- good working methods – a full list of work (the ‘bill of quantities’) and description of the job (the ‘specification’) are usually provided by the client, but different contractors will approach this differently: describe how your team will sequence the work, divide up the site and adapt the work to fit the site.
Successful tender preparation requires good communication between the parties involved: this includes an easily read and succinct tender submission.
Preparing a tender: a six-step process
Preparing a good tender involves information-gathering and decision-making. It is better to prepare the tender systematically. A good tender for a medium-sized contract worth £20,000 will take 2 or 3 days’ work to prepare, spread over a period of 2 or 3 weeks.
Source of advice
Work plans; information on other jobs coming up; diary; advance warning of tender; brief description of the job.
Do you want to bid for the job?
Other potential clients
Site plans; bill of quantities; on-site information on materials, design, use and conditions.
Is it feasible, having seen the site?
Detailed design for each element; good idea of team skills and productivity; plant, materials and other costs.
How much will it cost you to deliver?
Contract details; your own project plan; site information; team certificates; path ‘portfolio’.
Can you meet all the conditions?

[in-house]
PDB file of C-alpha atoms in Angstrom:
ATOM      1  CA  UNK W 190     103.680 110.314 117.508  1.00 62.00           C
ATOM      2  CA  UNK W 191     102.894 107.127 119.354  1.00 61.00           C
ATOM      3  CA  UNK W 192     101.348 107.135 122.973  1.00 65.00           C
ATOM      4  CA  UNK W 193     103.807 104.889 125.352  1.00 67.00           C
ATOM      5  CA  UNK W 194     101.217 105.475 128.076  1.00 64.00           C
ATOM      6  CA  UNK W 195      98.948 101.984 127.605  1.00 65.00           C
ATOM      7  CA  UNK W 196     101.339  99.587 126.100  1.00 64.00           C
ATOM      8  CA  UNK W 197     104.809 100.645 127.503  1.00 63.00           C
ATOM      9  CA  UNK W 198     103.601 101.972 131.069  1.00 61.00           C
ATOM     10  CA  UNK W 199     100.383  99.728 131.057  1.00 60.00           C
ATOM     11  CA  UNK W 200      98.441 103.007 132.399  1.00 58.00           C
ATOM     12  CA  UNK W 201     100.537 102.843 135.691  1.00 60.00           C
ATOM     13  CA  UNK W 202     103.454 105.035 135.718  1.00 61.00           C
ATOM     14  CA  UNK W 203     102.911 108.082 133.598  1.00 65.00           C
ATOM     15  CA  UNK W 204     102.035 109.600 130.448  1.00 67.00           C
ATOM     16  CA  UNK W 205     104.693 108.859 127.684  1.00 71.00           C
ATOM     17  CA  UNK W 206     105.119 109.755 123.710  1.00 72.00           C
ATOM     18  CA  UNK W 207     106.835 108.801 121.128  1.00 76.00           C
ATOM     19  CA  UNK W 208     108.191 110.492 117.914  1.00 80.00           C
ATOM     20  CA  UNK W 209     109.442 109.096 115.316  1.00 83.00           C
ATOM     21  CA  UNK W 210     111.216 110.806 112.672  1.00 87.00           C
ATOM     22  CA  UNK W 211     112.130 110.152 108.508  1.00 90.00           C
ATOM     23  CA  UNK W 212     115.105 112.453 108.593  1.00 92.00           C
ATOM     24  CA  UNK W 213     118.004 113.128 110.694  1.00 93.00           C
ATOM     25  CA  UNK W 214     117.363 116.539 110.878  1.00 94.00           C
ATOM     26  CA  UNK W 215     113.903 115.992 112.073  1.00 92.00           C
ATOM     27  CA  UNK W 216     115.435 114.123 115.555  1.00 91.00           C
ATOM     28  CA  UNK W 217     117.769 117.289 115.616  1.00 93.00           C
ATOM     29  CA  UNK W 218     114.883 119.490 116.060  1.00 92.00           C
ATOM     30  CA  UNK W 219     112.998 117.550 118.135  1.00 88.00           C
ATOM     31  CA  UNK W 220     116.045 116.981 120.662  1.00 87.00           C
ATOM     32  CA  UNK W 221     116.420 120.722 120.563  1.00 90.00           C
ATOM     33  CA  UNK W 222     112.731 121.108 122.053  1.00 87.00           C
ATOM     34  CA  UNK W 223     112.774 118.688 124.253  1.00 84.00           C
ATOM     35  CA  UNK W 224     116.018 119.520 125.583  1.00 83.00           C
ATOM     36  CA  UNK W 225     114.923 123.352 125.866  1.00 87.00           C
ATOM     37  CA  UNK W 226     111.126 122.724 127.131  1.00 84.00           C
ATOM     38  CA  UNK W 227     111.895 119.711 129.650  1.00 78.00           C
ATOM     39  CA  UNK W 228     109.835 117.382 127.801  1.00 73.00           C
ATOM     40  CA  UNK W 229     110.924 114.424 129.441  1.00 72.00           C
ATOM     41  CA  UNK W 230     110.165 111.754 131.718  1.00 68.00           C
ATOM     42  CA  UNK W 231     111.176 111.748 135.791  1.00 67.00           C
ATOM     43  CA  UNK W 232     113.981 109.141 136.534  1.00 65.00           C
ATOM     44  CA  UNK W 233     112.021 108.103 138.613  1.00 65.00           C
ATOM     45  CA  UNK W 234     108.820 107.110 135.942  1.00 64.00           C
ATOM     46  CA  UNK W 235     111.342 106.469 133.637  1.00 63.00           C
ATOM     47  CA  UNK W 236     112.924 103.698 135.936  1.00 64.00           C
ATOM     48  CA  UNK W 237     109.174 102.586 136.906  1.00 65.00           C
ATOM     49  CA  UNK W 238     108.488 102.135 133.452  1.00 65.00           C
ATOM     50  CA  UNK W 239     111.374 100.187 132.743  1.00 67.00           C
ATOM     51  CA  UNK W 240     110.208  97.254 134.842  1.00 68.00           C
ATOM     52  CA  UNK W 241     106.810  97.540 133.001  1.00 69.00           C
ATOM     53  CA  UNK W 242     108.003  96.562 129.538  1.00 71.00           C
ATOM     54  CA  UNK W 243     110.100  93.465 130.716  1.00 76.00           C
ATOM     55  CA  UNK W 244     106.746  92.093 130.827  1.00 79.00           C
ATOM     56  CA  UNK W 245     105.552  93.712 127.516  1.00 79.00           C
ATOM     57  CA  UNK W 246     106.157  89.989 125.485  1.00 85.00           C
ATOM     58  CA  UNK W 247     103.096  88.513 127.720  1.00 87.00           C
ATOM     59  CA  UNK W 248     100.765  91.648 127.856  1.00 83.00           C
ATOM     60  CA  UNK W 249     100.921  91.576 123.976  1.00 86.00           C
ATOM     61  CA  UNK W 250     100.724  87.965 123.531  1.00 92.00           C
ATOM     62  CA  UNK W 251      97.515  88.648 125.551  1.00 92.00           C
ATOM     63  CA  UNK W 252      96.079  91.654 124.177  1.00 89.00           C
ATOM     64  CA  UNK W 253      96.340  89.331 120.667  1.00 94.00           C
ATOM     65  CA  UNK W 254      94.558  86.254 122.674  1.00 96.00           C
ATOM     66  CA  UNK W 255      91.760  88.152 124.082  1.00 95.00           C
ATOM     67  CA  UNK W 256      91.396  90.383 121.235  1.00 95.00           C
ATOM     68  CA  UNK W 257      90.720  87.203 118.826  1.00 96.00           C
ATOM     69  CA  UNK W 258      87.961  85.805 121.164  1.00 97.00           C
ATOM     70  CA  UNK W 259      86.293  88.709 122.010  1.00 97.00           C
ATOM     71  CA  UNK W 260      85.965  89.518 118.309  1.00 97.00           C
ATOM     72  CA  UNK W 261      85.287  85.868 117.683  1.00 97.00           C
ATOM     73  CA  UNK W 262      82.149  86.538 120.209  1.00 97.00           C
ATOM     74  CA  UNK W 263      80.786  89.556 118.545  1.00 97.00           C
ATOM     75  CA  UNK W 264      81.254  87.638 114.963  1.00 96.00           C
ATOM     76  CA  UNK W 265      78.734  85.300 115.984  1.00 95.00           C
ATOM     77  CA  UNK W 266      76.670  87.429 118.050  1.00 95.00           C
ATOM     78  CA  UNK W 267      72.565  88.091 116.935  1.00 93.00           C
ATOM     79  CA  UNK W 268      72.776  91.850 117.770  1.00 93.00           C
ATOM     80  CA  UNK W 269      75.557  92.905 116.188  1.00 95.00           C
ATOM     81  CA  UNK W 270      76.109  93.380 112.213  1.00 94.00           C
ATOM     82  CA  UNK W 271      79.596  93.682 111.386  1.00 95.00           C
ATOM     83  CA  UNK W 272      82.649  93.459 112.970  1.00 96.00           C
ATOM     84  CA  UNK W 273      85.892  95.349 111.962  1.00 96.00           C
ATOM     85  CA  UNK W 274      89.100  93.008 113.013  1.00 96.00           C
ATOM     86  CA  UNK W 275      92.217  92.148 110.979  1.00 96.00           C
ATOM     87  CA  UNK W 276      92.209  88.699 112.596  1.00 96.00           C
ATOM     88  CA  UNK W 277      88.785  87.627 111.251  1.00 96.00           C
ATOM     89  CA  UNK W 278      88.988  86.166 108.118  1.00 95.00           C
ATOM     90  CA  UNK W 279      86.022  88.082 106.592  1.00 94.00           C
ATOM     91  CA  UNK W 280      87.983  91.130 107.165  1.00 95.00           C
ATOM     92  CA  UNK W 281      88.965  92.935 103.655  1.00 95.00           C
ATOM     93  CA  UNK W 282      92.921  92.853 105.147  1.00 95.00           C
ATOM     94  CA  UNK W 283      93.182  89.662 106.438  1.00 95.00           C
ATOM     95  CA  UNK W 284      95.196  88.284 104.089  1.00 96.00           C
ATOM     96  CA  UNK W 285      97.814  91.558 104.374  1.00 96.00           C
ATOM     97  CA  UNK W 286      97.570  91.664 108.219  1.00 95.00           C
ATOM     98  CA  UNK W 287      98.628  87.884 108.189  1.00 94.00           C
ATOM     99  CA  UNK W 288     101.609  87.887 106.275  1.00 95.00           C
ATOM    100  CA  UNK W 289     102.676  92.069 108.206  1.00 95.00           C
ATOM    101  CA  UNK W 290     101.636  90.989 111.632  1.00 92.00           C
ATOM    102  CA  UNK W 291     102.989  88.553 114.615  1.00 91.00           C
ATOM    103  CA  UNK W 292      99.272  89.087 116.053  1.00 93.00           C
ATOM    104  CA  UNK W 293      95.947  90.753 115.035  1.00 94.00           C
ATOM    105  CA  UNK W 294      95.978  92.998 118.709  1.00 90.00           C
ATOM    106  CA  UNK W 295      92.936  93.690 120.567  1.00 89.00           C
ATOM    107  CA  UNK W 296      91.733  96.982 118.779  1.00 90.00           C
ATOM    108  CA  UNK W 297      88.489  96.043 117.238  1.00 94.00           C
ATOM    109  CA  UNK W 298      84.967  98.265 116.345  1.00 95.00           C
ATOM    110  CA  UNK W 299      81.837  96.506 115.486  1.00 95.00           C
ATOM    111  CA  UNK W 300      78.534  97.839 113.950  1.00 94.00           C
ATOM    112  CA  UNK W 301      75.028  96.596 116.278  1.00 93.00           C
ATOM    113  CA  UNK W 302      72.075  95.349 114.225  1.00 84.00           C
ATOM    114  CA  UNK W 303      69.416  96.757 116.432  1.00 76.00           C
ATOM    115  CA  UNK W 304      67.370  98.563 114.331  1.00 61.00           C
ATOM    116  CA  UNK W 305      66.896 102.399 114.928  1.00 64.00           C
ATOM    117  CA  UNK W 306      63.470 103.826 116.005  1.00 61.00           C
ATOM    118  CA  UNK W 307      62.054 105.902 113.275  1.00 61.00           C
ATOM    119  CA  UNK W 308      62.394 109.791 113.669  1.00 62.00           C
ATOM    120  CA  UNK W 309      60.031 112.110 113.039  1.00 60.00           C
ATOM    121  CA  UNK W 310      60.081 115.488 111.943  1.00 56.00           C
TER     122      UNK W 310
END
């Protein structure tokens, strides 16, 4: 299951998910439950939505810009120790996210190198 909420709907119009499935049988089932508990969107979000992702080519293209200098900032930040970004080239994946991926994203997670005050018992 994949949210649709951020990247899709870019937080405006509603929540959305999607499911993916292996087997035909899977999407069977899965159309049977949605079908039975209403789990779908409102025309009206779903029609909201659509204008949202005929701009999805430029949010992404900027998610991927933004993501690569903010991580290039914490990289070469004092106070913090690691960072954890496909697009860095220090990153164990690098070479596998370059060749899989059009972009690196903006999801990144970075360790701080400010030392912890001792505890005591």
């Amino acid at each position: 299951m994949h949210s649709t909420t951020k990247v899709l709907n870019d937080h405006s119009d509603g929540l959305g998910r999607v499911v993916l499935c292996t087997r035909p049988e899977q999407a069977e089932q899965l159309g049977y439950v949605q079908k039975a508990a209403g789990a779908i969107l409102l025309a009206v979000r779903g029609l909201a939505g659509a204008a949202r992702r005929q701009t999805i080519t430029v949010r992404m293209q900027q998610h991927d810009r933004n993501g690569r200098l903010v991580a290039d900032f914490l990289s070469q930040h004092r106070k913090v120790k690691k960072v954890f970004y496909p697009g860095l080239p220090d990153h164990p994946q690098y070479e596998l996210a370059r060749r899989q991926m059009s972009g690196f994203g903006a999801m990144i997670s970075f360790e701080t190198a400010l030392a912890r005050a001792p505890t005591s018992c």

Cashflow forecast; weather trends; feasibility analysis.
Is it a risky job?
Local site knowledge
Client decision and feedback.
Is your bid the best?
At each stage of the process decide whether you wish to proceed – only continue if you still want the job, believe that you can win the tender and think that you can make a profit. You can drop out of the tender process at any stage, and usually up to 30% of bidders do, but you must let the client know immediately: failure to respond by the closing date will not create a good impression for the next job.
Step 1: Do you want to bid for the job?
When you are asked to bid for a pathwork contract, make a brief assessment of the contract and specification and then decide whether to prepare a bid. There are usually between three and six companies competing. Making a bid is a time-consuming process. A tender for a medium-sized path contract will take 2 or 3 days to prepare: 1 day for a site visit and at least 1 day for making calculations, taking advice from the team and subcontractors and preparing the bid paperwork. So ask yourself the following questions: Are you available when work is required? Is your team good at this type of work? Do you really want the job? Preparing a few thorough tenders for the jobs you want is more likely to win work than submitting rushed bids for every job possible.
It is good practice to evaluate invitations against predetermined criteria, although there will obviously need to be some flexibility. Some factors to consider include:
- Does the organisation offering the work have a track record of managing pathwork. Are you confident that it is aware of its responsibilities in managing the job and is it capable of meeting them?
- Does the organisation offering the work have the financial resources available to pay for the work?
- Are you technically capable of undertaking the work? Do you have several suitably skilled staff available or are you relying on one person? What would happen if that person was not available?
- Are you financially capable of completing the work? Check that interim payments are available and that your cash flow can cope with the timing of these, including a contingency for delays in payment.